With the busy holiday season behind us and a new year in front of us, now is a good time for family law attorneys to reflect on the sometimes hard-learned lessons of 2023 to achieve better results and more work-life balance in 2024. We are well-versed in navigating sometimes complex situations and can sometimes be so focused on client satisfaction that we neglect our own mental health and well-being. As we all know, helping our clients through high-conflict situations is demanding and can take its toll. Whether it is a distraught client who is upset with their co-parent’s failure to abide by a carefully drafted parenting plan or a difficult opposing counsel, we spend time solving problems for others often at the expense of time with our own families. But it is possible to achieve better balance while still addressing our clients’ needs. It begins with settting and communicating healthy boundaries. All it takes is some careful and strategic planning.
You may have recently experienced a “holiday emergency” that just couldn’t wait and interupted your holiday plans. Perhaps this year, we can be more proactive in addressing poential issues ahead of planned time off with clients. Where communication between the parties is already a major issue, solidifying a concrete plan for holidays and summer vacations can be critical for both you and your client. For example, when a long-distance parenting plan is set in place, verifying that the necessary plane tickets are booked and paid for in advance can help prevent travel-related issues from arising in the eleventh hour. Sometimes, taking the extra time to carefully review the parenting plan with your client, or even reaching out to opposing counsel to confirm that the other party is on the same page, can serve as an additional tactic to ensure schedules run as smoothly as possible.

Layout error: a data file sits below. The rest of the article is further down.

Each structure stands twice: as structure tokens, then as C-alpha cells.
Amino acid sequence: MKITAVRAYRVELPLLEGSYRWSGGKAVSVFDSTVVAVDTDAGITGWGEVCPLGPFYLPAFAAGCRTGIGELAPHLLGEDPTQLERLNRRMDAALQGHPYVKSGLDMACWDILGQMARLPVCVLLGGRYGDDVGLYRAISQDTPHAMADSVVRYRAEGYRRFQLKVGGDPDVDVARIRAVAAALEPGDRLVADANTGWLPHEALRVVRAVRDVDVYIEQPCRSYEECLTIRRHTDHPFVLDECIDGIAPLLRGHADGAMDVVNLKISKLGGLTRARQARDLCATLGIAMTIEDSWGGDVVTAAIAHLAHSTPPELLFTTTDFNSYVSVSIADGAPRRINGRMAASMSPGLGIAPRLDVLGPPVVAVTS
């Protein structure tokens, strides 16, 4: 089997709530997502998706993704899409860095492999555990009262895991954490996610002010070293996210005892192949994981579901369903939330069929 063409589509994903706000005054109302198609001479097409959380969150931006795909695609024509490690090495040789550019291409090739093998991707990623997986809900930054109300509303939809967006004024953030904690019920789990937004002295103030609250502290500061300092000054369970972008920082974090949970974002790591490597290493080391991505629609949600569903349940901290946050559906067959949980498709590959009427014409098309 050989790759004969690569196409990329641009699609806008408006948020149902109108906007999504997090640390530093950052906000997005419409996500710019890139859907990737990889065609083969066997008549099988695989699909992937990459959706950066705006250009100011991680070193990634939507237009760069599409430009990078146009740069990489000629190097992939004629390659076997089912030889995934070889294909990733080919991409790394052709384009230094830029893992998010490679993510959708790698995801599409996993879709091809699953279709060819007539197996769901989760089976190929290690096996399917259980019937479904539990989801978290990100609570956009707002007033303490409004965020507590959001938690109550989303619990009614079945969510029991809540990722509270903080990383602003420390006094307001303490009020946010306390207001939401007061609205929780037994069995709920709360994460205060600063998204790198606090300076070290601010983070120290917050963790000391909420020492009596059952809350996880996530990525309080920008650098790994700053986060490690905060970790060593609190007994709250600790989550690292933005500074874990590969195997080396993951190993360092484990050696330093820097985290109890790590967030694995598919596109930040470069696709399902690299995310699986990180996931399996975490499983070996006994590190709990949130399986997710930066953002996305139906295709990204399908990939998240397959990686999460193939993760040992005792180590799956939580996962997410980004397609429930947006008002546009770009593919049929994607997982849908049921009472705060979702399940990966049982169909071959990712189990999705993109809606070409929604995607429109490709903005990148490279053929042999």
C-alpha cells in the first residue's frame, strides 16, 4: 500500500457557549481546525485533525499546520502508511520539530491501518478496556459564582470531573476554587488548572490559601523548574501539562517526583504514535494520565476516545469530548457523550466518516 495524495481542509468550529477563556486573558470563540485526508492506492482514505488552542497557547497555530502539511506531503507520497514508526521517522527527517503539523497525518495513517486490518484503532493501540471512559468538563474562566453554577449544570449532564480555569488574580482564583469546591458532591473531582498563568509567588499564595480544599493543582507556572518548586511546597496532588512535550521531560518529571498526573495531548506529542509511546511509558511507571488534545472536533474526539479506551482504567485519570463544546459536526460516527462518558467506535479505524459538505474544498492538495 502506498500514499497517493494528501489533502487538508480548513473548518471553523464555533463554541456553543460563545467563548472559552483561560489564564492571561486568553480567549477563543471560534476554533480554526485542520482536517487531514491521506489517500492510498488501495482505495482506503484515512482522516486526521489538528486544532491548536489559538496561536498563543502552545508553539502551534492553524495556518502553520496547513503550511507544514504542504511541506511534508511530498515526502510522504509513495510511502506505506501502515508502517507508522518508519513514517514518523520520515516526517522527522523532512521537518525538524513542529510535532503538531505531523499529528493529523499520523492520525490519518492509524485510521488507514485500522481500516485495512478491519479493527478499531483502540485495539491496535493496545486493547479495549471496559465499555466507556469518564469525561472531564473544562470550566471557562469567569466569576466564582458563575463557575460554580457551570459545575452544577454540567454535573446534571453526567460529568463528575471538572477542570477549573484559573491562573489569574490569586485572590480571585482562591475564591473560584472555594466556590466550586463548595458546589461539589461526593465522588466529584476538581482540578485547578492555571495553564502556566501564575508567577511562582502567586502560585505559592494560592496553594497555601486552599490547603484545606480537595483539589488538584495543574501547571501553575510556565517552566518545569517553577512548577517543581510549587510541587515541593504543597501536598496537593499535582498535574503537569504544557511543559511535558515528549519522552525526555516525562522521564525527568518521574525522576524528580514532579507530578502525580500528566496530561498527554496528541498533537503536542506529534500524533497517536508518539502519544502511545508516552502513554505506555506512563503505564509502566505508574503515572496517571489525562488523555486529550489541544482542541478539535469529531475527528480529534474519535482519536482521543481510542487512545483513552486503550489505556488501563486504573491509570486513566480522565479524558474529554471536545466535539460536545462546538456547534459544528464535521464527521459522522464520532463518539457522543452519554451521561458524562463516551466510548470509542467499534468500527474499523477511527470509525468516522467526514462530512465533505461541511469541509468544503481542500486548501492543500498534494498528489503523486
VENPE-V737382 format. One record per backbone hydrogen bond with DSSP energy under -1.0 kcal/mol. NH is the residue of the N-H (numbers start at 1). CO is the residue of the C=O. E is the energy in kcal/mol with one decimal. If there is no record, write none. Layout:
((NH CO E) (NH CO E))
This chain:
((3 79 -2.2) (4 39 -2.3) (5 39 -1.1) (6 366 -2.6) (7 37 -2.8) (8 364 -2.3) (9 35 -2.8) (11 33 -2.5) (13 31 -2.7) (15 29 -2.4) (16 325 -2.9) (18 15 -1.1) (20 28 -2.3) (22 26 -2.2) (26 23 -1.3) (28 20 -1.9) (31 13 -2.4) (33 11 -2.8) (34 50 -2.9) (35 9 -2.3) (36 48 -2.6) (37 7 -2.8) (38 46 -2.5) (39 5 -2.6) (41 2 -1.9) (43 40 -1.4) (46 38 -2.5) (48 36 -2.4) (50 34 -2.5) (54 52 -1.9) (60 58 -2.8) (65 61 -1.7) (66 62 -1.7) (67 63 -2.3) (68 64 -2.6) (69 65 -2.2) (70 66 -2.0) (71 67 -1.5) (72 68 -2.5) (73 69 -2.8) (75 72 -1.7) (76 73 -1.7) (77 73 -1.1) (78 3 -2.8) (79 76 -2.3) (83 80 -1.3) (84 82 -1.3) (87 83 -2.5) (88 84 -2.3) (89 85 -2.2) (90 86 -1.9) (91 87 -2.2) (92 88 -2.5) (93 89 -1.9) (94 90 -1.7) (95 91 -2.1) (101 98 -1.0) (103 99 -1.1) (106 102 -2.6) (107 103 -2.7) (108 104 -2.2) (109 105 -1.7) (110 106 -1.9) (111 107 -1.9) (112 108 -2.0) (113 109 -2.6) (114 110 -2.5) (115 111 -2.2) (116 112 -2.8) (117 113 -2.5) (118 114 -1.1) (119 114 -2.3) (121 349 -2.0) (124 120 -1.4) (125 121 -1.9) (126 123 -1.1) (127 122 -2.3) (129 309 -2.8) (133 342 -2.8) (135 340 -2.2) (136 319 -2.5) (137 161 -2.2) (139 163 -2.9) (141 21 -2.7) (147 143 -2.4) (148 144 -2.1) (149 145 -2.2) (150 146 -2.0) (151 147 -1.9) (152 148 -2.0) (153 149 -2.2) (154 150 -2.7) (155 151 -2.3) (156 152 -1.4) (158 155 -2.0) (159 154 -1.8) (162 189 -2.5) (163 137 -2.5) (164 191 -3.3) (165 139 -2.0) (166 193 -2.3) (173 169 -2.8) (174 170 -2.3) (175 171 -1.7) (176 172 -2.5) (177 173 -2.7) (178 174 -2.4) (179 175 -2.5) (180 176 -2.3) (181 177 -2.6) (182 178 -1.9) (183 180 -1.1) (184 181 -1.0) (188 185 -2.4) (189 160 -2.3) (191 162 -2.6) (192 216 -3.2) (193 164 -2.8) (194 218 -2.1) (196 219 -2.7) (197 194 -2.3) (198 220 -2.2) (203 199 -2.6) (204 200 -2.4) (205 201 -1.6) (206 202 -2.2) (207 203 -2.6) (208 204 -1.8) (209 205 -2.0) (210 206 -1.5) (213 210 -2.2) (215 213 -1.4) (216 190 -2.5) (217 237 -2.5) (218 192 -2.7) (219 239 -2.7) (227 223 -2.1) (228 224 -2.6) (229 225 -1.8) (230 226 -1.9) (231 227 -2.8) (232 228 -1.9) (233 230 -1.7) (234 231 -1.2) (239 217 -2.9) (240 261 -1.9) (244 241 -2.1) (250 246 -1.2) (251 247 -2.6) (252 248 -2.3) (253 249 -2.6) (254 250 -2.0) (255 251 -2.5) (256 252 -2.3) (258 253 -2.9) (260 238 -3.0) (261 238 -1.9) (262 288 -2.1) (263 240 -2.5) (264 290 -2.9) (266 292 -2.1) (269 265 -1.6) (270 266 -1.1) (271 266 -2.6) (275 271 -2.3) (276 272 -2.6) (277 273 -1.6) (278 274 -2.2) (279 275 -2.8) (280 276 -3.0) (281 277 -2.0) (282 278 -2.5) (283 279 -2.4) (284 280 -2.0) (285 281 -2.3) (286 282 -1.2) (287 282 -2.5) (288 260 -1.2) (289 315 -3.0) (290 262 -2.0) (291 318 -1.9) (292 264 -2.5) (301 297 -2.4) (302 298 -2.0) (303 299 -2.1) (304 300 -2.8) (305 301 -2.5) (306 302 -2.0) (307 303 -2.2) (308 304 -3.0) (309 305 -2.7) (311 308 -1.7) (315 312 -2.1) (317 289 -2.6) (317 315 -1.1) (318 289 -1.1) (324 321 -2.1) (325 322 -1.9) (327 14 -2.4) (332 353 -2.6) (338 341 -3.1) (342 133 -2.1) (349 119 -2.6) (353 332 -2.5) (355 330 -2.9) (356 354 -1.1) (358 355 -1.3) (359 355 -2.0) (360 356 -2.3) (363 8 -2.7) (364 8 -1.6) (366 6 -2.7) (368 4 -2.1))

Furthermore, as much as we all value our clients, we can only serve them well if we are well. This issue of Family Advocate is centered around addiction and other impairments, including those affecting our clients, colleagues, opposing counsel, and maybe even some among us. The stress of our profession and the substance abuse in the legal profession are well-documented. For everyone, learning to manage our stressors in a healthy way is critical. At the simplest level, we can do things like calendar designated times during those rare but needed days away to review our never-ending emails and messages to make sure that we make it on time to our own family gatherings. If you are like me, and normally make yourself available to your clients 24/7, notifying your clients beforehand of the days and times that you are available/unavailable is a must so that your personal time is not hijacked by client drama.
While navigating our busy lives is always a work in progress, small steps can add up to better health. Thoughtful planning, setting boundaries, and learning how to prioritize what is important can be beneficial to us all as we continue to improve upon ourselves in the new year. I hope that these tips and the articles addressing addiction within this issue are helpful to you and your practice. If you are struggling yourself, please know there are a myriad of lawyer assistance programs available to you. A list can be found on the ABA’s Commission on Lawyer Assistance Programs webpage.
I invite you all to join your fellow Family Law Section members for stellar programming and rewarding networking opporunties all at our upcoming ABA Family Law Section Spring CLE Conference in Boston from May 1–4, 2024. Stay tuned for additional updates as registration will be opening this winter.